placeholder="Your Email Address"
            <p style={{ 'color': 'red' }}>
              {errors.email && touched.email && errors.email}

                placeholder="password here"

            <p style={{ 'color': 'red' }}>
              {errors.password && touched.password && errors.password}

            <button type="submit" disabled={isSubmitting}>

export default SignupForm;

And the form will look similar like below (no much style, but good enough for our purpose), And with wrong input, the error message will show below the input:

Form screenshot with validation

If you finished the test above, now the test should all pass, run yarn test --verbose in your command line, you should see something similar like this.with the verbose option and console.log message, you can see how each case is being tested and which one is a good case and which one is not.

Final form test Result

For more testing code examples and different cases, please check out my repo here.

Final Image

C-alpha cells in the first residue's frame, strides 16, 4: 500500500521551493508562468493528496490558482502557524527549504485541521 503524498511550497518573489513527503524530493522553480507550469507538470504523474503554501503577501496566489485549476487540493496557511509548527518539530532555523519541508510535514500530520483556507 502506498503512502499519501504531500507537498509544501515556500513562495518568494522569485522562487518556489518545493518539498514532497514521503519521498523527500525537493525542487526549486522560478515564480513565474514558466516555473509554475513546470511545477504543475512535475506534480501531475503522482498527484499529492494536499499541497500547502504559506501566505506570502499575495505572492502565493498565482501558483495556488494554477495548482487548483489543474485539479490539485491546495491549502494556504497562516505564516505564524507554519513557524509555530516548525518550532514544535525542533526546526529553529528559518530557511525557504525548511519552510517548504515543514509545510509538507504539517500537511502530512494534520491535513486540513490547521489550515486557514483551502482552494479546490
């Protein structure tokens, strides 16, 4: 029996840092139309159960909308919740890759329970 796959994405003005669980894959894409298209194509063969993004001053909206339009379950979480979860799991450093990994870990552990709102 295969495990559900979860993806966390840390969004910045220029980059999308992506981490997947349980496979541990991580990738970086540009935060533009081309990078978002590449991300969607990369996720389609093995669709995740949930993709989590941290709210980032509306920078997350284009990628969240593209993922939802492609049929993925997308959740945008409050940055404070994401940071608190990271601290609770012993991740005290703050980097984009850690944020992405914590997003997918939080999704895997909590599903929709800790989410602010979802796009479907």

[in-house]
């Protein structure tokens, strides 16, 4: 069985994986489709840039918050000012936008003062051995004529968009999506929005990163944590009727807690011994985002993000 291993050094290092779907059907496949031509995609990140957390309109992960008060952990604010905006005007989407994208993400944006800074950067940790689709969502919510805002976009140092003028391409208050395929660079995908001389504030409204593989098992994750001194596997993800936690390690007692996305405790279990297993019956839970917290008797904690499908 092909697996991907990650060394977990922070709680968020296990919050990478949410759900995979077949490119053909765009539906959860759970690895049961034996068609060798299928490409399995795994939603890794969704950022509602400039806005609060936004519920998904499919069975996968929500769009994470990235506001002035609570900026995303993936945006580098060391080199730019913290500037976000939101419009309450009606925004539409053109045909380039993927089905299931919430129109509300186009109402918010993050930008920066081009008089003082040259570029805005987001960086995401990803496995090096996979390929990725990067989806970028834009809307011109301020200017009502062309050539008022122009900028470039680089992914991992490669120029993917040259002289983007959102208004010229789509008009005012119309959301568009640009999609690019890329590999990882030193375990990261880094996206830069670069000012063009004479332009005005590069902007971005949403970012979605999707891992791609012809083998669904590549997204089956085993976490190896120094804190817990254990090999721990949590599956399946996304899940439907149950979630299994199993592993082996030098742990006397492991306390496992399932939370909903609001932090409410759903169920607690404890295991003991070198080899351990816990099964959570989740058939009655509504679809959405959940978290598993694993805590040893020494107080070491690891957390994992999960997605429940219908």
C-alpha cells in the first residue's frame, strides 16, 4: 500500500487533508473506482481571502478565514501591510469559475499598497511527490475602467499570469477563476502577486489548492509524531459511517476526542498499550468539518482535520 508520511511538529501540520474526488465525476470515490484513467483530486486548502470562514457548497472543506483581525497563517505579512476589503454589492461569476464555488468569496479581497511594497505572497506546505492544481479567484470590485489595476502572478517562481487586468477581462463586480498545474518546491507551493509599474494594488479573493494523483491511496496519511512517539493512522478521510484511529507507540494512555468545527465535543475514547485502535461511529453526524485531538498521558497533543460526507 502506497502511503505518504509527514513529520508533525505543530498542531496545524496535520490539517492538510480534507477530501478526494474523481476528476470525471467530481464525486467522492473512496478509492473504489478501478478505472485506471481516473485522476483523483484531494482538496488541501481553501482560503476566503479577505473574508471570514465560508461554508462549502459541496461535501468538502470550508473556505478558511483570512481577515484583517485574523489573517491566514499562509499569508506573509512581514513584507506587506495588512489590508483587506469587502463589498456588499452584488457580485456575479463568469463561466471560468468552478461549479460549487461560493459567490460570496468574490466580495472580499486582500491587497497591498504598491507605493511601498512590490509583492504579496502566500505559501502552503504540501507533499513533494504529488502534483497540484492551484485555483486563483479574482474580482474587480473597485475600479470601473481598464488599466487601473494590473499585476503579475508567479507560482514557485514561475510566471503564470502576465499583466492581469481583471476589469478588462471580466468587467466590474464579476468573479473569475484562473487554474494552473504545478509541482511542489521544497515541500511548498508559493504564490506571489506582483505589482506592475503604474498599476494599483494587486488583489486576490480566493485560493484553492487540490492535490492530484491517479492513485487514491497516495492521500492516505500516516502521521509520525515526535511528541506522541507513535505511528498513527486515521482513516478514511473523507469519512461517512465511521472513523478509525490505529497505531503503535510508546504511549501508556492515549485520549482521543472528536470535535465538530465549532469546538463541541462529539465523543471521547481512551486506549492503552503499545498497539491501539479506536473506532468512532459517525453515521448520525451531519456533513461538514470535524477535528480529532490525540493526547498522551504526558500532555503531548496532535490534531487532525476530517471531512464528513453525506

Final words.

It is difficult for a beginner to learn all of it once so just slow down if it's overwhelming. It took me at least an entire week to learn the basics, and this is just the beginning of writing tests for React applications.

It is a hard topic to grasp, but I believe it is worthy to spend some time on it if you want to become a Pro FrontEnd developer.

And the good news is, you have a good start, you should now know how to leverage Jest and React Testing Library to write tests around your react components, and you can start to explore other libraries and solutions out there with this good foundation.

I am planning to write another article to cover more advance examples if I got positive feedback on this article, Thanks again for your time.

Resources I have referred to this article:

Special Thanks to ooloo.io and Johannes Kettmann: